Goldman Sachs Private Wealth Management
One private bank has distinguished itself by proactively reaching out to employees and trying to understand and address their needs regardless of whether the local law compelled it to do so.
The deserved winner of this year’s Award for Distinction, Goldman Sachs Private Wealth Management (PWM) has institutionalised inclusion and made a concerted, firm-wide commitment to making diversity a part of its corporate DNA. The dedication to the cause most certainly percolates from the firm’s most senior leaders – Lloyd Blankfein, Chairman and Chief Executive Officer, joined 24 other business leaders in signing a historic letter of support urging New York State to enact marriage equality legislation. The legislature subsequently passed the Marriage Equality Act in June 2011, presenting Goldman Sachs, not only as a champion of LGBT rights within the firm, but also in the public eye.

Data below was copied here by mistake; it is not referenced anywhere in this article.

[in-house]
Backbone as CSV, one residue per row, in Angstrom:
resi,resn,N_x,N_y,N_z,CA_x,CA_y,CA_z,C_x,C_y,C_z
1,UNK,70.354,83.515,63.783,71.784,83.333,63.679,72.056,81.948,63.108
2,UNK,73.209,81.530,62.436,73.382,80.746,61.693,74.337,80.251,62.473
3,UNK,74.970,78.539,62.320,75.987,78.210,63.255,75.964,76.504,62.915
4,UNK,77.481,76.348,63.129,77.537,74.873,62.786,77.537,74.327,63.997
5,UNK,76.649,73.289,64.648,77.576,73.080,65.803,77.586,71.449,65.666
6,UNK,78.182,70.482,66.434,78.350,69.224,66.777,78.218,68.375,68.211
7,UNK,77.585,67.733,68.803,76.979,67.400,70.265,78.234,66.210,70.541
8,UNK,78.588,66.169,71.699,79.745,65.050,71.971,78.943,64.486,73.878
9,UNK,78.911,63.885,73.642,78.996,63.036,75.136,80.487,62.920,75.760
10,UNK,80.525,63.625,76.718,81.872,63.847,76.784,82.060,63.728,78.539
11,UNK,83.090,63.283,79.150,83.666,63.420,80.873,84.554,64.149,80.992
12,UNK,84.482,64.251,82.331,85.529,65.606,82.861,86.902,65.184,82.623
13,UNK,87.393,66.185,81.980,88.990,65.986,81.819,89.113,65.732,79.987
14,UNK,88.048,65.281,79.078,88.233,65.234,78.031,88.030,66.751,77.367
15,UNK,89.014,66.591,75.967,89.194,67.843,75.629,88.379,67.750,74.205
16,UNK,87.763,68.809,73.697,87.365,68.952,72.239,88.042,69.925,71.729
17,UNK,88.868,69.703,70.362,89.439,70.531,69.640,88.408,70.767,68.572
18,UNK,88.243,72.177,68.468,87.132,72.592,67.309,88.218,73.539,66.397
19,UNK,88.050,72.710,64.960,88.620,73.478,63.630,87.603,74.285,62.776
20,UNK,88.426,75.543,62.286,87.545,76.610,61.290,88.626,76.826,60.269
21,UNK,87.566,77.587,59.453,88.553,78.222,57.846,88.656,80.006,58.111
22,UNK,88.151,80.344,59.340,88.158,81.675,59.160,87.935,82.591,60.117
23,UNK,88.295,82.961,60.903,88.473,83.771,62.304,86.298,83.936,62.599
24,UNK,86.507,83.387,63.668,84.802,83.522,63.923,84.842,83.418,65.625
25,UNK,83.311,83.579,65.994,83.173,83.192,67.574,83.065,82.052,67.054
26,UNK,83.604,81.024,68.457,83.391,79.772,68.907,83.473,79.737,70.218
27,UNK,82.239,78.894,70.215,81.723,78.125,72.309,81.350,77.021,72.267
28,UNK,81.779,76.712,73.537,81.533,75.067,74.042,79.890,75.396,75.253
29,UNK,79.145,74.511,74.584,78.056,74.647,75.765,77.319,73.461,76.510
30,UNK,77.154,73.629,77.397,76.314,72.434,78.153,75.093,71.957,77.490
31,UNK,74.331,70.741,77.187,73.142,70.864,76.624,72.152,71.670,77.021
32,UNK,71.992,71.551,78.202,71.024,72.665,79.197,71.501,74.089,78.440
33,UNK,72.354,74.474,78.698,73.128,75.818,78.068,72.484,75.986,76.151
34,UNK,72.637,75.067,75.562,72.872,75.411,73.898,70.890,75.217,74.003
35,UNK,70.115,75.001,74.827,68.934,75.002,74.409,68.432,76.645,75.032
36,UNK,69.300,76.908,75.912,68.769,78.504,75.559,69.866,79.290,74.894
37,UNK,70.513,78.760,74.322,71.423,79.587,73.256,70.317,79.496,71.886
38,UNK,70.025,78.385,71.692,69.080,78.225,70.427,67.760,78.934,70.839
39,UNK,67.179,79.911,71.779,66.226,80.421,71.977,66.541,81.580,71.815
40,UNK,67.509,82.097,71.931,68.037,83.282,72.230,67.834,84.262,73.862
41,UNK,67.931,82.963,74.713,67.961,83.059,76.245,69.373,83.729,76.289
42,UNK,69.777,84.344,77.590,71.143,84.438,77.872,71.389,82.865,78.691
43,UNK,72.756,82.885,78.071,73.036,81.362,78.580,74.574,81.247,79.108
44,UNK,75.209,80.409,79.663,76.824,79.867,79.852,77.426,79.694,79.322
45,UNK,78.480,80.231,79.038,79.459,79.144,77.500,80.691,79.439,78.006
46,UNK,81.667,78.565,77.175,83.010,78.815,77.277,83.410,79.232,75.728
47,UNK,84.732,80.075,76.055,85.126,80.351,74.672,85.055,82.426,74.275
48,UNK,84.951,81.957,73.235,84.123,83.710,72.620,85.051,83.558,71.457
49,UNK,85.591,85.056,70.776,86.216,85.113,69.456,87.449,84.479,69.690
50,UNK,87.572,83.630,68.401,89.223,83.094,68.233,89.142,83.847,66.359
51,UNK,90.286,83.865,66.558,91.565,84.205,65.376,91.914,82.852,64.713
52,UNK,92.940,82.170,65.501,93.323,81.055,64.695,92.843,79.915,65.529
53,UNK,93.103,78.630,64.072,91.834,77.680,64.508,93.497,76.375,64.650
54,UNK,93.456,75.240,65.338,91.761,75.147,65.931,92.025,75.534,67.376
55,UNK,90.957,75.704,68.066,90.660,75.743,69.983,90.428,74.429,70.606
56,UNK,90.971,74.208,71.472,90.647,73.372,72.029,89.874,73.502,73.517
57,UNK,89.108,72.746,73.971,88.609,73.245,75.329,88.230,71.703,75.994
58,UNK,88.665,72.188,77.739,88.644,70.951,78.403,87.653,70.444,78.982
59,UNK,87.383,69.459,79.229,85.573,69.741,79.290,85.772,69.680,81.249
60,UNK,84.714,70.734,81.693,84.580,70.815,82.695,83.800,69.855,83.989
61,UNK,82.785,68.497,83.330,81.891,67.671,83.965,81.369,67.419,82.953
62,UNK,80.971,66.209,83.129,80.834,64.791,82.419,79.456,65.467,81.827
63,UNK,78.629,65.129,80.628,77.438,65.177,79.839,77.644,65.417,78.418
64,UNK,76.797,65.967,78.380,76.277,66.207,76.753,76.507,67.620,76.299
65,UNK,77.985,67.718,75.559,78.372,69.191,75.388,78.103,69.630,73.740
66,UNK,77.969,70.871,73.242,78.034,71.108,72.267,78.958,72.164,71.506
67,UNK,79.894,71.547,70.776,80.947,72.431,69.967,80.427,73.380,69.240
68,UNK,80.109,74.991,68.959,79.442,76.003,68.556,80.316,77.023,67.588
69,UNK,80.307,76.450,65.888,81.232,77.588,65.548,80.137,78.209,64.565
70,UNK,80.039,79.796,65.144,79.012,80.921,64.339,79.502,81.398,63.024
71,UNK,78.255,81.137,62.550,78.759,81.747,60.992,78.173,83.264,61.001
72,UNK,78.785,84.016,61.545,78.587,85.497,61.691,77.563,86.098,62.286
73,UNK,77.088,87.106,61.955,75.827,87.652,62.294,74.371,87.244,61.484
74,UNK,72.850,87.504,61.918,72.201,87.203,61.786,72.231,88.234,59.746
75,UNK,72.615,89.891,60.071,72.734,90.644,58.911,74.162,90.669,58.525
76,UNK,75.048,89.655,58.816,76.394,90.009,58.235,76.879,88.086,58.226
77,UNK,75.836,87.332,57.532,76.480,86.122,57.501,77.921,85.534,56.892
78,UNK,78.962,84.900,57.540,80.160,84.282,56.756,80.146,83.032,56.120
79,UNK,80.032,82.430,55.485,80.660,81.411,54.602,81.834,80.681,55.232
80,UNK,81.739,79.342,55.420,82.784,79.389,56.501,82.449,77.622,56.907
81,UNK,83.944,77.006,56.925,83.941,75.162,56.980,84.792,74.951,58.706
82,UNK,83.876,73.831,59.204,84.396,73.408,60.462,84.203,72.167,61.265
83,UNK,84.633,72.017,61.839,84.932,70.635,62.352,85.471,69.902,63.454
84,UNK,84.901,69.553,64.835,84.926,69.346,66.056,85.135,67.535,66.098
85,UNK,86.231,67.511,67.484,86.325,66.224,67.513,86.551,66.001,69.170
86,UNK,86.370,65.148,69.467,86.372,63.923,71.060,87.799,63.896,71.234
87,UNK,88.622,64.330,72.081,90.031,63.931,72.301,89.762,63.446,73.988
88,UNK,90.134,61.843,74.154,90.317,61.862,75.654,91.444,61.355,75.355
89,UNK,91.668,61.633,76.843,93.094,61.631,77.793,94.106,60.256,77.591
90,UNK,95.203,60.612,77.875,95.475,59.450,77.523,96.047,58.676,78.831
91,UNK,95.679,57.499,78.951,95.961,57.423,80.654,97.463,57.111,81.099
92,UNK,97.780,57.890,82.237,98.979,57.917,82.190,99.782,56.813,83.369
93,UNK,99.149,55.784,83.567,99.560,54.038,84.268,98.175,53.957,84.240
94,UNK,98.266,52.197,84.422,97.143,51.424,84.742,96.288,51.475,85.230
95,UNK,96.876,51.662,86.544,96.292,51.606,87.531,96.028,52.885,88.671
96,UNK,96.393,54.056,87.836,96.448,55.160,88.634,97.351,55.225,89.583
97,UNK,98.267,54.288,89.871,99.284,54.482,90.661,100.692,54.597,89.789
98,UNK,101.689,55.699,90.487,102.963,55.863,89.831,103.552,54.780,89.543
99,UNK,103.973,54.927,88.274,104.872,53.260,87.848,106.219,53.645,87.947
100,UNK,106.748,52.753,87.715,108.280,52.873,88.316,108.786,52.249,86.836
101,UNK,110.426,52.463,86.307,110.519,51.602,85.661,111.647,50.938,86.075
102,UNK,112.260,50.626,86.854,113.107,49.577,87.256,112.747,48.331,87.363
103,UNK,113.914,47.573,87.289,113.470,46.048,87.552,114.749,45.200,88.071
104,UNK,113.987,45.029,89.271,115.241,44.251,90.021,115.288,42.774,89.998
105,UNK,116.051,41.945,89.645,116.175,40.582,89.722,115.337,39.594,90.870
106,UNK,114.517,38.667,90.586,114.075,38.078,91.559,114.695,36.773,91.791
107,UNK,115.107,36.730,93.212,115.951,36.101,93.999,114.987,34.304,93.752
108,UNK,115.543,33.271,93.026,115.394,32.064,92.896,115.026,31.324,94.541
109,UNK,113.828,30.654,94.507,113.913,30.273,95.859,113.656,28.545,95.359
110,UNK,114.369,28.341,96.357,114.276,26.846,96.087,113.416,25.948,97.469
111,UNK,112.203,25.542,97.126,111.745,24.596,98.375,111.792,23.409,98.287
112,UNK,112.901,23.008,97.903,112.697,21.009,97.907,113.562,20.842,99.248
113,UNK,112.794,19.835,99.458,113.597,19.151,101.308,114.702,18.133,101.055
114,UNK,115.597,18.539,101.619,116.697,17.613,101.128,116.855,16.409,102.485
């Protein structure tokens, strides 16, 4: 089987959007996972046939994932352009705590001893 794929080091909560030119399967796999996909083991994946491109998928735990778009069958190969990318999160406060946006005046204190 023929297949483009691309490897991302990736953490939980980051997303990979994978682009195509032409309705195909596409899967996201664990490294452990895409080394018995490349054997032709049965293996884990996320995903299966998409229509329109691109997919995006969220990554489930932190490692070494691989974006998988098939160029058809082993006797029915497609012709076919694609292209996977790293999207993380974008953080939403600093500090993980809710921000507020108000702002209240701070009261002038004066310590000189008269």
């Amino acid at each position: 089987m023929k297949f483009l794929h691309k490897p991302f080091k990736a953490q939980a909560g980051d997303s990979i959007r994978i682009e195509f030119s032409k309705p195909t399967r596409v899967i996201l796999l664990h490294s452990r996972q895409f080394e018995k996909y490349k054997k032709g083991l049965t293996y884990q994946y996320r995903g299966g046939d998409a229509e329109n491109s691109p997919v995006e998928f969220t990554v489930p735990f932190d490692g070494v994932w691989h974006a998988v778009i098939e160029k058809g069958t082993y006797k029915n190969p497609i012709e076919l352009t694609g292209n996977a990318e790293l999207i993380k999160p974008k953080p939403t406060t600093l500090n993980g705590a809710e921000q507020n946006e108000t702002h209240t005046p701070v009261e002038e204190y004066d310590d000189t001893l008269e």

Not surprisingly then, although all employees at the bank are required to complete at least two hours of diversity training each year, the majority of them average four hours or more.
In particular, the bank’s private wealth management business in Asia has led the charge from the frontline, spearheading many of its diversity initiatives. Ronald Lee, Head of PWM in Asia Pacific, is also Co-Chair for Diversity in the region, steering the firm’s overall diversity strategy. Nick Yim, Head of the Greater China business for PWM, is on the board of advisors of the Hong Kong Women’s Network. Mary Anne Choo, a Managing Director on the PWM team is a member of the firm wide Diversity Committee. Women are also well-represented on the senior leadership team – over 50% of the managing directors and overall employees at the private bank in Asia are women.
An excerpt from its Business Principles, which the firm claims is the foundation of its culture, explicitly reiterates its commitment to embracing and understanding all people, regardless of cultural and sexual orientation – “Being diverse is not optional; it is what we must be”.